LOS ANGELES, Calif. — It felt like deju vu, and I didn't like it at all. In September, I participated in a press conference in Los Angeles and a U.S. Justice Department symposium in Washington, D.C. The topic at both events -- minorities on television.
For decades, television network executives have been making ringing proclamations of their responsibility to reflect the great diversity of America. When called to task for their failings, they always asserted that they would do better the next season. But without a trace of embarrassment, the four top networks, CBS, NBC, ABC and Fox, revealed a slate of 26 new shows for the 1999-2000 season in which all the lead roles and all the regular supporting roles are white. Bluntly put, they are presenting a version of America that is a bald-faced lie. I call it a white-faced lie. Look around any American city and one can clearly see that ours is a multi ethnic, multi racial, multi cultural society. What makes us unique among nations is the fact that Americans are the only people in the world who do not share a common gene pool.
Television plays an awesomely important role in race relations. It shapes and forms perceptions and attitudes about the people with whom we live. Used constructively, television can be a vital element in building a healthy society of diverse people. Used irresponsibly, it can divide and inflame.
Asian Americans are keenly aware of this power of television. The portrayal of Asian Americans in one-dimensional stereotypes, or, even worse, our absence from television, underscores the view of Asian Americans as not truly American. No matter how many generations we have been here, Asian Americans still are seen merely as extraordinarily Americanized foreigners. Whether in news coverage or entertainment programming, this kind of simplistic portrayal strips us of our variety and complexity and reduces us to just the "other." Thus, the suspected transgression of an individual Asian American casts a veil of suspicion on all Asian Americans. Asian American scientists are viewed with suspicion as possible spies for foreign nations. Our political contributions are questioned with no basis other than our Asian surnames. Over half a century ago, because this country couldn't recognize the distinction between Americans of Japanese ancestry and the Imperial Japanese government, all Japanese Americans on the West Coast were incarcerated in American concentration camps during World War II.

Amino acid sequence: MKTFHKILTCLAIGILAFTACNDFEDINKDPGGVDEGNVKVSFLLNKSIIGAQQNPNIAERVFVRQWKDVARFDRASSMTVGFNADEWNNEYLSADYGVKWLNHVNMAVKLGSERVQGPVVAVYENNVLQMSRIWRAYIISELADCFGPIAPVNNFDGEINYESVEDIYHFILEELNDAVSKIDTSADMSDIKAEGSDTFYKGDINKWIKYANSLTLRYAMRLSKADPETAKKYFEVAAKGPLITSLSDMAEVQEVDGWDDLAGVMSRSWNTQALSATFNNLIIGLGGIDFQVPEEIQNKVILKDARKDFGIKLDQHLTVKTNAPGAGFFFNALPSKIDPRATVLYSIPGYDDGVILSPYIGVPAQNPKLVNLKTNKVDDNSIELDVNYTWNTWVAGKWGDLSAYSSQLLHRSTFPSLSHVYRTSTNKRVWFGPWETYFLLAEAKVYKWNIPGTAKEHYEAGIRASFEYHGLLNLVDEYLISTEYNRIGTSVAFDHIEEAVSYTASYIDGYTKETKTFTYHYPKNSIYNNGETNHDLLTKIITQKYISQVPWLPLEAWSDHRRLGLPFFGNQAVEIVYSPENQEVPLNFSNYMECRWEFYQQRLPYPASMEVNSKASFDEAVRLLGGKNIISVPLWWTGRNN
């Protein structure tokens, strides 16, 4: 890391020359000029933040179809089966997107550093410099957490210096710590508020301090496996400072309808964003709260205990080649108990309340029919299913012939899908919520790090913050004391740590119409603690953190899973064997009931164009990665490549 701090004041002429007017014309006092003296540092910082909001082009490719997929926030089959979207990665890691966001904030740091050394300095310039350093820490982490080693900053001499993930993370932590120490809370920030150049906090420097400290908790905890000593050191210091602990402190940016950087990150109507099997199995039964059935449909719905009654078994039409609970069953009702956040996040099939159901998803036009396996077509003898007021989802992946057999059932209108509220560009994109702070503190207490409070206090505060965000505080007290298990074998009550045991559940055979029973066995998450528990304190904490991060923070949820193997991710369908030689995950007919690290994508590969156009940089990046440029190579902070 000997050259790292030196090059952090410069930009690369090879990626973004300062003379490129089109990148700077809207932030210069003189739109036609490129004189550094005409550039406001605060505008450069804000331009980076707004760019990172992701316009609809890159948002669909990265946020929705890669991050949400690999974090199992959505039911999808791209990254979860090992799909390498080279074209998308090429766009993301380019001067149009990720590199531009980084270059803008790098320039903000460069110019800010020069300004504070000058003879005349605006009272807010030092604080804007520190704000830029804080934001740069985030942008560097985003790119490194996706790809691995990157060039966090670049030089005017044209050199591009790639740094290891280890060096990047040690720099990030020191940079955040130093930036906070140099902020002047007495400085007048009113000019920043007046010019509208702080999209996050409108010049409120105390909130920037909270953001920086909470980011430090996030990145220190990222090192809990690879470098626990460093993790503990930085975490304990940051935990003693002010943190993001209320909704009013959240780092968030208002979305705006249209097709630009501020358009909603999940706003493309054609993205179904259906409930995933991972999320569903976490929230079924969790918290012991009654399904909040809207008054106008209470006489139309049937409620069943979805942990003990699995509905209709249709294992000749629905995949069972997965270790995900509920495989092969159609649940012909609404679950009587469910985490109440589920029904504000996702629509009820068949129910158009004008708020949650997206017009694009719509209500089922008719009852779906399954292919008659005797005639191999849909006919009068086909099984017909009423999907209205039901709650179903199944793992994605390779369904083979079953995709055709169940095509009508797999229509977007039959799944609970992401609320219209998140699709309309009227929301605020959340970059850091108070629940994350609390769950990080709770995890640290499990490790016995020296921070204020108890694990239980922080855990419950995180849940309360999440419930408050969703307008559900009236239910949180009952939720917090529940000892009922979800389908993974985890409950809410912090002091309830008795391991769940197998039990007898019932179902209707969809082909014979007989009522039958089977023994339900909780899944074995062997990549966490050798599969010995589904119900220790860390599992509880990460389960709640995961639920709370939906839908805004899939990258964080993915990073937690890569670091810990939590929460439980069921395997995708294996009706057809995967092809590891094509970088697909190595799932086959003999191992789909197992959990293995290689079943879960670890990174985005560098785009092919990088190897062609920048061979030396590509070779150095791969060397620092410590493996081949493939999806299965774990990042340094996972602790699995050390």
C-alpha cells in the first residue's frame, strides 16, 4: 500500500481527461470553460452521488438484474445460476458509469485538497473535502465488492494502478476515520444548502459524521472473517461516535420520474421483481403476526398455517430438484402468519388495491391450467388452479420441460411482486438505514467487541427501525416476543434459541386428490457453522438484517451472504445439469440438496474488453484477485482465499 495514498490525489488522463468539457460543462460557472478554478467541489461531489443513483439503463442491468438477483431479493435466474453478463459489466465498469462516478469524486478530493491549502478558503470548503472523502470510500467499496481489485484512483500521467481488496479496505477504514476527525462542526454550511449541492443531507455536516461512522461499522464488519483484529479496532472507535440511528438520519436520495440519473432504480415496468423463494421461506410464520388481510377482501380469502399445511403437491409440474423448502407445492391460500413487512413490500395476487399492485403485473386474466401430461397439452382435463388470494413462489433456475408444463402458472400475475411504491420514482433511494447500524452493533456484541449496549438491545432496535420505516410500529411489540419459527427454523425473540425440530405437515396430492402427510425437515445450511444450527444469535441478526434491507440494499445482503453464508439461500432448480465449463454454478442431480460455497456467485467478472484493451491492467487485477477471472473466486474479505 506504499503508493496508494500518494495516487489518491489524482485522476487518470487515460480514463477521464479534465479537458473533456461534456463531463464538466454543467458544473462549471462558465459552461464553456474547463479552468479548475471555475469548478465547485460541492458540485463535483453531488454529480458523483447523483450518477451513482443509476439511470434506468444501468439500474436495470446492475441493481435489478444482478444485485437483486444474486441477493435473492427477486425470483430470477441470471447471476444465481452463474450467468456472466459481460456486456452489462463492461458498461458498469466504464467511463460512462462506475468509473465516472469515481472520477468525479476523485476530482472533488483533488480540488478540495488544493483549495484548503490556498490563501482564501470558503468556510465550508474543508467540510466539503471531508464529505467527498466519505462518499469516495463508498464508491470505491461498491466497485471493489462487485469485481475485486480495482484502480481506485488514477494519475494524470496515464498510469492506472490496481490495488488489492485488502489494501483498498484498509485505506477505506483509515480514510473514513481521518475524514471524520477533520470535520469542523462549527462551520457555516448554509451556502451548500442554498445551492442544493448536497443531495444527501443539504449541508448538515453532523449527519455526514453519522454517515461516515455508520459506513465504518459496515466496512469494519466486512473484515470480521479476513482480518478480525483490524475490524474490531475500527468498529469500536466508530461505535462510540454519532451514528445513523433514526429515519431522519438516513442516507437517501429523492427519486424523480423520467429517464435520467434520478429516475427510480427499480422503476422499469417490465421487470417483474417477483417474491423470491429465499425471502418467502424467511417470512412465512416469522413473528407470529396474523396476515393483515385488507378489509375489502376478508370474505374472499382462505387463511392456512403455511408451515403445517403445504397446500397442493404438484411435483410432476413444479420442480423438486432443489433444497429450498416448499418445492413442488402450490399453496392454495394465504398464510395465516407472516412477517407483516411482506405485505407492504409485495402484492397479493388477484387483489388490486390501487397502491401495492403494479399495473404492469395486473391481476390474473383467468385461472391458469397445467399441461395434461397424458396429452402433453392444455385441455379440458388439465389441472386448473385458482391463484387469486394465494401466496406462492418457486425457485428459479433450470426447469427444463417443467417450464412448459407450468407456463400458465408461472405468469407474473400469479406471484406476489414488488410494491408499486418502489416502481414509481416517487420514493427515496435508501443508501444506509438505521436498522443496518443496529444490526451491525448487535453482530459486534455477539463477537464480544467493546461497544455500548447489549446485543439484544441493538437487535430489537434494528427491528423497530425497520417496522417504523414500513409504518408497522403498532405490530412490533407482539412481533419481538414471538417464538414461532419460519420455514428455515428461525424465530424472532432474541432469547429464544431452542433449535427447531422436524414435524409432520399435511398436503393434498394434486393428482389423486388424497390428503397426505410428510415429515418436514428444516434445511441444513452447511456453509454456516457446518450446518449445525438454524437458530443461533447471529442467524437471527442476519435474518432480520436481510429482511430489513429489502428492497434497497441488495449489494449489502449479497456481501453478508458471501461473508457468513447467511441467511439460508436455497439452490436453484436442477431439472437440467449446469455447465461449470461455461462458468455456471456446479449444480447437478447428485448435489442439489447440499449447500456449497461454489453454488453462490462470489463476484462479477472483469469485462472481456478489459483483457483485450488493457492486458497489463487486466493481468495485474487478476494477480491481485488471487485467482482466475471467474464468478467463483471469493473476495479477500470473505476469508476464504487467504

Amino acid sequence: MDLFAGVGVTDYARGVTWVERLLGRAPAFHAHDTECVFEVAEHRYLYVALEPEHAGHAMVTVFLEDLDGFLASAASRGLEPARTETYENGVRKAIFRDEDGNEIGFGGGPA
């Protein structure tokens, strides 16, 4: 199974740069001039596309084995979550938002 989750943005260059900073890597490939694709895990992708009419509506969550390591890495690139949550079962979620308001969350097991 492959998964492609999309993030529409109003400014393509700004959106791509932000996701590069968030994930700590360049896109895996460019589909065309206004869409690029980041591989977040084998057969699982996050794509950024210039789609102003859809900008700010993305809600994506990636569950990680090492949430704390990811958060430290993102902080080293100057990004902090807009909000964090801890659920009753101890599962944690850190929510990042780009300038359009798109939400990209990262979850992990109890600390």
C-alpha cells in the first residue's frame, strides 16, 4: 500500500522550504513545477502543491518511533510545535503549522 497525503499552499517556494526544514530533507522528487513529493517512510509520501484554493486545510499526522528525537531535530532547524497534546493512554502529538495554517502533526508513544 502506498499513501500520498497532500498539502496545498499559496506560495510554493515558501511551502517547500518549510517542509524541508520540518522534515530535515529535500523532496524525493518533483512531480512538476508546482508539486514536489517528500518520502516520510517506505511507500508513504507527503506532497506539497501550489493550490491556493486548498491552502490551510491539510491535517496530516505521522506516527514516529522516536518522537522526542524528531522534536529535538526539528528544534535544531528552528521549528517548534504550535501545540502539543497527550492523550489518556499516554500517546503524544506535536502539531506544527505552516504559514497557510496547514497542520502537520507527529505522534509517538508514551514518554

In offering a slate of new shows void of minorities, the four networks are reinforcing a dangerous fantasy — the fantasy that America is a white nation. This vision feeds directly into the delusions of white supremacists. It sustains their racist notion that minorities don't belong in America and need to be eliminated. In the last few months, three Asians have been killed in hate crimes in Illinois, Indiana and, most recently, here in my hometown of Los Angeles. Do the television decision-makers think they are not in any way connected to these troubles?
How can television have sunk so low since those halcyon years of Star Trek more than three decades ago? Star Trek creator Gene Roddenberry believed in the credo, "strength in our pluralism." He envisioned the Starship Enterprise as a metaphor for starship earth in all its great diversity. The crew of the Enterprise reflected the composition of the many people that inhabit this planet working in concert. Roddenberry created a show that resonated with the television viewing audience, not only in this country, but all over the world. And the show has engaged the imagination of this global audience for more than thirty-three years. If television is an imitative medium, then there could be no better model for television executives to imitate than the vision of Gene Roddenberry. Let's go back to the future.